Technological review of deep ocean manned submersibles
Author(s)Vaskov, Alex Kikeri
Massachusetts Institute of Technology. Dept. of Mechanical Engineering.
Pierre F. J. Lermusiaux.
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James Cameron's dive to the Challenger Deep in the Deepsea Challenger in March of 2012 marked the first time man had returned to the Mariana Trench since the Bathyscaphe Trieste's 1960 dive. Currently little is known about the geological processes and ecosystems of the deep ocean. The Deepsea Challenger is equipped with a plethora of instrumentation to collect scientific data and samples. The development of the Deepsea Challenger has sparked a renewed interest in manned exploration of the deep ocean. Due to the immense pressure at full ocean depth, a variety of advanced systems and materials are used on Cameron's dive craft. This paper provides an overview of the many novel features of the Deepsea Challenger as well as related features of past vehicles that have reached the Challenger Deep. Four key areas of innovation are identified: buoyancy materials, pilot sphere construction/instrument housings, lighting, and battery power. An in depth review of technological development in these areas is provided, as well as a glimpse into future manned submersibles and their technologies of choice.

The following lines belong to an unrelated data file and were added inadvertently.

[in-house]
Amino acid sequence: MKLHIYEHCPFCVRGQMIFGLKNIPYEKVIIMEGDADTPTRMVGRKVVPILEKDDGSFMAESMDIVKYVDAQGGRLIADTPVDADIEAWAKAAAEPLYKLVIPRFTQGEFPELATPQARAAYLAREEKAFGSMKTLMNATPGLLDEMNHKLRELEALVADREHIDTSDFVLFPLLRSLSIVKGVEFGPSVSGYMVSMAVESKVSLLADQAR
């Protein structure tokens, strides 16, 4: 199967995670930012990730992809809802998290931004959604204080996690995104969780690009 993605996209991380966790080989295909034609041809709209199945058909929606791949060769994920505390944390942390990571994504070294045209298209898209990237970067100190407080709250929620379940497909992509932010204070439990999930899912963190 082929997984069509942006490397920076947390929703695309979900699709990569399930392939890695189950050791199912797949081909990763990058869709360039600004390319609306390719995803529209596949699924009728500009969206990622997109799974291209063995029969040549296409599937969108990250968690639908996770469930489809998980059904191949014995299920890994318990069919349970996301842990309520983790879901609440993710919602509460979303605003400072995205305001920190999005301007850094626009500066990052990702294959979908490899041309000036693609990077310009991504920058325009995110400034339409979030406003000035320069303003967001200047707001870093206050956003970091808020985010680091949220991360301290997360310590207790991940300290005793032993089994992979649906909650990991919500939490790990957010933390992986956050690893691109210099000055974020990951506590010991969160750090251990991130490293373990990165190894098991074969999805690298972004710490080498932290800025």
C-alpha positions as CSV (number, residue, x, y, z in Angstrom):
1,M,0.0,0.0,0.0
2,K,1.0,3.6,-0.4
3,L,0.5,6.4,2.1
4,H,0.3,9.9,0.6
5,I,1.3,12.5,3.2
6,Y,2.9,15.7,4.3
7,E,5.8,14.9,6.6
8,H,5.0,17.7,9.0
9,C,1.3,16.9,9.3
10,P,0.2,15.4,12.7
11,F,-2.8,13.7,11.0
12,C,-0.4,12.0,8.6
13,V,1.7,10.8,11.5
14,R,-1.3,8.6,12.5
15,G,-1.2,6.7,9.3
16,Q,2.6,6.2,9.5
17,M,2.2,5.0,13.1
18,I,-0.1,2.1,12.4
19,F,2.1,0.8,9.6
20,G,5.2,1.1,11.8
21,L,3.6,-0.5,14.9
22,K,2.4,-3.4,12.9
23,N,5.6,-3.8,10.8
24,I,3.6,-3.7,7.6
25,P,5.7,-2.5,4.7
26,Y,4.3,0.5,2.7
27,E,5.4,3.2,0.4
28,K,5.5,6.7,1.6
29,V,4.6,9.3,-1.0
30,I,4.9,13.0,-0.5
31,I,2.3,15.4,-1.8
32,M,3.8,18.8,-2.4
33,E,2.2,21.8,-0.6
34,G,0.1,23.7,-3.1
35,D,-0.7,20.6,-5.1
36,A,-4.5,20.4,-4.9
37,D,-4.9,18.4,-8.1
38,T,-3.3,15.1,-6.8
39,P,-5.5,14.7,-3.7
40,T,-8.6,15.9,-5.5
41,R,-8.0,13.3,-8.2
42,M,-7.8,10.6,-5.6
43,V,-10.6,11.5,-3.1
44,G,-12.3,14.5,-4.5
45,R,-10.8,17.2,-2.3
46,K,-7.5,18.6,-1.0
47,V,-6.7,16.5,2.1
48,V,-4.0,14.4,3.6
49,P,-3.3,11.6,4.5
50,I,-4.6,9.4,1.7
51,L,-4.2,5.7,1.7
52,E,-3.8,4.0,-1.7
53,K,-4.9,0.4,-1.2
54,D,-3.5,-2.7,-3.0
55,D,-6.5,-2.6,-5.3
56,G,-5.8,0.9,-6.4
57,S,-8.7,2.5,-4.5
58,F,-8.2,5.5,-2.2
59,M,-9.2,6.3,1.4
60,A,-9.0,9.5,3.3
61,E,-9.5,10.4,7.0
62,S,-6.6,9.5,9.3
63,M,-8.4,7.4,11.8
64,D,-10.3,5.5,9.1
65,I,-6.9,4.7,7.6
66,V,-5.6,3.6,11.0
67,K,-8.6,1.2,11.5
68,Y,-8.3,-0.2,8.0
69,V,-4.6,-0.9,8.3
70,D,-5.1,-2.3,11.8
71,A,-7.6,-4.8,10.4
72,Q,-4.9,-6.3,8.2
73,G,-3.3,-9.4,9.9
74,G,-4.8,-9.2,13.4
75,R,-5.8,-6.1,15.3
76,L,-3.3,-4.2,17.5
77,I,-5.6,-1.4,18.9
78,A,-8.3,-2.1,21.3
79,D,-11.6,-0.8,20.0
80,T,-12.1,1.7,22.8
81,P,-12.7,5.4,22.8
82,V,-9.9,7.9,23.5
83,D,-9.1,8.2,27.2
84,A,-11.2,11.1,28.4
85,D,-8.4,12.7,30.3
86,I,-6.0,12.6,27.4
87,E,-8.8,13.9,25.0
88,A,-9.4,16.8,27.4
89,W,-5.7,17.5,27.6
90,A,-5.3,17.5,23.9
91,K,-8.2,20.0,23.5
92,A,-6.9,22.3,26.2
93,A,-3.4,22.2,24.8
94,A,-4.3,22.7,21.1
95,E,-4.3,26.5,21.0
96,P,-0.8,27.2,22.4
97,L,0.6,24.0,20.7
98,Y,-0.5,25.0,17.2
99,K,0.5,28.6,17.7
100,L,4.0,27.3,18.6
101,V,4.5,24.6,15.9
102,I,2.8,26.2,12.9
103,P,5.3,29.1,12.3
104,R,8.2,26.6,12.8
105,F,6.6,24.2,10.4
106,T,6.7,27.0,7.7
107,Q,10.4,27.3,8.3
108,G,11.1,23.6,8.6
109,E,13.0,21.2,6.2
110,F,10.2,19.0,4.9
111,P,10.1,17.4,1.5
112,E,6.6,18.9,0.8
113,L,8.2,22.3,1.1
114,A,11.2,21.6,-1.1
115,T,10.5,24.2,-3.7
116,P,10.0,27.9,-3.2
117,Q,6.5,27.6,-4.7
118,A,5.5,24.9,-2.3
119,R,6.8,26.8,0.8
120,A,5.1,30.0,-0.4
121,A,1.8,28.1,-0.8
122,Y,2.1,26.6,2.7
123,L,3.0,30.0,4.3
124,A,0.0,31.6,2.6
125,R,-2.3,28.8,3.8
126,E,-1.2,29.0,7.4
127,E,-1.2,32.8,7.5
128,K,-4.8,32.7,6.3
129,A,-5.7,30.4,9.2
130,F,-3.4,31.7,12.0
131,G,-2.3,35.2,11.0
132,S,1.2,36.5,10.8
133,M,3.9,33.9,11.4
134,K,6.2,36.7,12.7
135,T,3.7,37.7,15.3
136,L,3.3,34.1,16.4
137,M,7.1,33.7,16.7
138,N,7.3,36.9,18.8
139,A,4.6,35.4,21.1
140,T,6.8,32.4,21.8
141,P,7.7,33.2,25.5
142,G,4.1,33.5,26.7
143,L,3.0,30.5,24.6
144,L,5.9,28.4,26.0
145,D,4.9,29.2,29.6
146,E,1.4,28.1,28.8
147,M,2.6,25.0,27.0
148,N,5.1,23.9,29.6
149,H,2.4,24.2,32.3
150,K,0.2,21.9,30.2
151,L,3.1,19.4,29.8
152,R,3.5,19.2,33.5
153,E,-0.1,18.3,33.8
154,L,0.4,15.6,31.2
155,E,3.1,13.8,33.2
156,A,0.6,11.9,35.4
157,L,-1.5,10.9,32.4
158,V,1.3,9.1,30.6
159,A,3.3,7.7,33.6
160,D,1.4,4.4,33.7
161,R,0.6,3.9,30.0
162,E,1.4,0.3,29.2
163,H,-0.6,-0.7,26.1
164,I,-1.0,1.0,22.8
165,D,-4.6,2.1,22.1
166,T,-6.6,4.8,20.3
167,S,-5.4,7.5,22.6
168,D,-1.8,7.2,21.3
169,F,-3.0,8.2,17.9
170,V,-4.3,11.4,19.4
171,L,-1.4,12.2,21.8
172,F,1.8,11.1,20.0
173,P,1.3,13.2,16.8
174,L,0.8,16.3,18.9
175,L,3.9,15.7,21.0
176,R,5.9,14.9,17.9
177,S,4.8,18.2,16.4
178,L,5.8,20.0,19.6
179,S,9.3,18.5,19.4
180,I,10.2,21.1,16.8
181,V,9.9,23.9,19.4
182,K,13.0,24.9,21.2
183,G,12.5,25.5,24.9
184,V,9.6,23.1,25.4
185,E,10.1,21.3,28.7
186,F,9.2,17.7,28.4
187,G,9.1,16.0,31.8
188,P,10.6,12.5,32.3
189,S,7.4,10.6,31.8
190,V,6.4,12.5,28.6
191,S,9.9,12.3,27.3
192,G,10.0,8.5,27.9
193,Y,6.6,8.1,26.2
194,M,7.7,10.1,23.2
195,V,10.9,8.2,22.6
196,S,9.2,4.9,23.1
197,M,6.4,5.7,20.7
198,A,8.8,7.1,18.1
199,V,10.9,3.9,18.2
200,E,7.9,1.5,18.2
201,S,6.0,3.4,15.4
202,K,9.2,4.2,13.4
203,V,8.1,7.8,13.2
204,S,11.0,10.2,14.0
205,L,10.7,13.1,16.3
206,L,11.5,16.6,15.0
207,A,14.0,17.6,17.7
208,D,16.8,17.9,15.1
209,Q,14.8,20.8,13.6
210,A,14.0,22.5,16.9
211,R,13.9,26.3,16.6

Thesis (S.B.)--Massachusetts Institute of Technology, Dept. of Mechanical Engineering, 2012.Cataloged from PDF version of thesis. Vita.Includes bibliographical references (p. 63-65).
DepartmentMassachusetts Institute of Technology. Department of Mechanical Engineering
Massachusetts Institute of Technology